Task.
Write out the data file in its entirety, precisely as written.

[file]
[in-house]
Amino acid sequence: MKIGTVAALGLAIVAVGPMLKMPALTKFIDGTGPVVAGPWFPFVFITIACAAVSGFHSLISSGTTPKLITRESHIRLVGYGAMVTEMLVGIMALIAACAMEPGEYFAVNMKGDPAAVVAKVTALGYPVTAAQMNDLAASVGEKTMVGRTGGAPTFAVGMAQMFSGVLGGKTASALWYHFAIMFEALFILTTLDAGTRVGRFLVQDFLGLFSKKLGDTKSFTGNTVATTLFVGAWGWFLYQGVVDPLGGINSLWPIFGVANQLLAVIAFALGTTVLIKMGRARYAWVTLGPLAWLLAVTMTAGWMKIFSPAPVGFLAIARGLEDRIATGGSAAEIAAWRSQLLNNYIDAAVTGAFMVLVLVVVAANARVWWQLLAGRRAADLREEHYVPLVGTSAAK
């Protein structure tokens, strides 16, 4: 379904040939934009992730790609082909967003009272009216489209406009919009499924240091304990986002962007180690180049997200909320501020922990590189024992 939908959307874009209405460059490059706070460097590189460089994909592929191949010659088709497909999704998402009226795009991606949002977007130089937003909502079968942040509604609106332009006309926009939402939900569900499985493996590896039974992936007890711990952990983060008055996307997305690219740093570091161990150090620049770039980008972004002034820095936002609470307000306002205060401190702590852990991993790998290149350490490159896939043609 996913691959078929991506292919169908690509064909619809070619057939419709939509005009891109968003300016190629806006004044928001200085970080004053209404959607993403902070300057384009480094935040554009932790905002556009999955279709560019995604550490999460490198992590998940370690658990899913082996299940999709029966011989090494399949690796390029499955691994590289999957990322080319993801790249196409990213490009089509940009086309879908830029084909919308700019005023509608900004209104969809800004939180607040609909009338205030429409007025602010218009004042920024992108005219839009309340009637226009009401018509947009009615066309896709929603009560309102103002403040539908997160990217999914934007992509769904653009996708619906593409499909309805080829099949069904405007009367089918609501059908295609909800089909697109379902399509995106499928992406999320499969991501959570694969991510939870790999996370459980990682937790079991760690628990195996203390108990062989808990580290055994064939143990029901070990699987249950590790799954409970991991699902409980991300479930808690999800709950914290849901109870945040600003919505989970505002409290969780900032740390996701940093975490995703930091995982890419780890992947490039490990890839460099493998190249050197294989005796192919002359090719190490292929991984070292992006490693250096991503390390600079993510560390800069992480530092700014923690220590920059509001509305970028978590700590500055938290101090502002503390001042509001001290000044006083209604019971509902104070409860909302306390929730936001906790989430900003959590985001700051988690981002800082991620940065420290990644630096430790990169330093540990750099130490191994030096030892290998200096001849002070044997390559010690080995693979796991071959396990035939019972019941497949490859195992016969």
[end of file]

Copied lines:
[in-house]
Amino acid sequence: MKIGTVAALGLAIVAVGPMLKMPALTKFIDGTGPVVAGPWFPFVFITIACAAVSGFHSLISSGTTPKLITRESHIRLVGYGAMVTEMLVGIMALIAACAMEPGEYFAVNMKGDPAAVVAKVTALGYPVTAAQMNDLAASVGEKTMVGRTGGAPTFAVGMAQMFSGVLGGKTASALWYHFAIMFEALFILTTLDAGTRVGRFLVQDFLGLFSKKLGDTKSFTGNTVATTLFVGAWGWFLYQGVVDPLGGINSLWPIFGVANQLLAVIAFALGTTVLIKMGRARYAWVTLGPLAWLLAVTMTAGWMKIFSPAPVGFLAIARGLEDRIATGGSAAEIAAWRSQLLNNYIDAAVTGAFMVLVLVVVAANARVWWQLLAGRRAADLREEHYVPLVGTSAAK
């Protein structure tokens, strides 16, 4: 379904040939934009992730790609082909967003009272009216489209406009919009499924240091304990986002962007180690180049997200909320501020922990590189024992 939908959307874009209405460059490059706070460097590189460089994909592929191949010659088709497909999704998402009226795009991606949002977007130089937003909502079968942040509604609106332009006309926009939402939900569900499985493996590896039974992936007890711990952990983060008055996307997305690219740093570091161990150090620049770039980008972004002034820095936002609470307000306002205060401190702590852990991993790998290149350490490159896939043609 996913691959078929991506292919169908690509064909619809070619057939419709939509005009891109968003300016190629806006004044928001200085970080004053209404959607993403902070300057384009480094935040554009932790905002556009999955279709560019995604550490999460490198992590998940370690658990899913082996299940999709029966011989090494399949690796390029499955691994590289999957990322080319993801790249196409990213490009089509940009086309879908830029084909919308700019005023509608900004209104969809800004939180607040609909009338205030429409007025602010218009004042920024992108005219839009309340009637226009009401018509947009009615066309896709929603009560309102103002403040539908997160990217999914934007992509769904653009996708619906593409499909309805080829099949069904405007009367089918609501059908295609909800089909697109379902399509995106499928992406999320499969991501959570694969991510939870790999996370459980990682937790079991760690628990195996203390108990062989808990580290055994064939143990029901070990699987249950590790799954409970991991699902409980991300479930808690999800709950914290849901109870945040600003919505989970505002409290969780900032740390996701940093975490995703930091995982890419780890992947490039490990890839460099493998190249050197294989005796192919002359090719190490292929991984070292992006490693250096991503390390600079993510560390800069992480530092700014923690220590920059509001509305970028978590700590500055938290101090502002503390001042509001001290000044006083209604019971509902104070409860909302306390929730936001906790989430900003959590985001700051988690981002800082991620940065420290990644630096430790990169330093540990750099130490191994030096030892290998200096001849002070044997390559010690080995693979796991071959396990035939019972019941497949490859195992016969």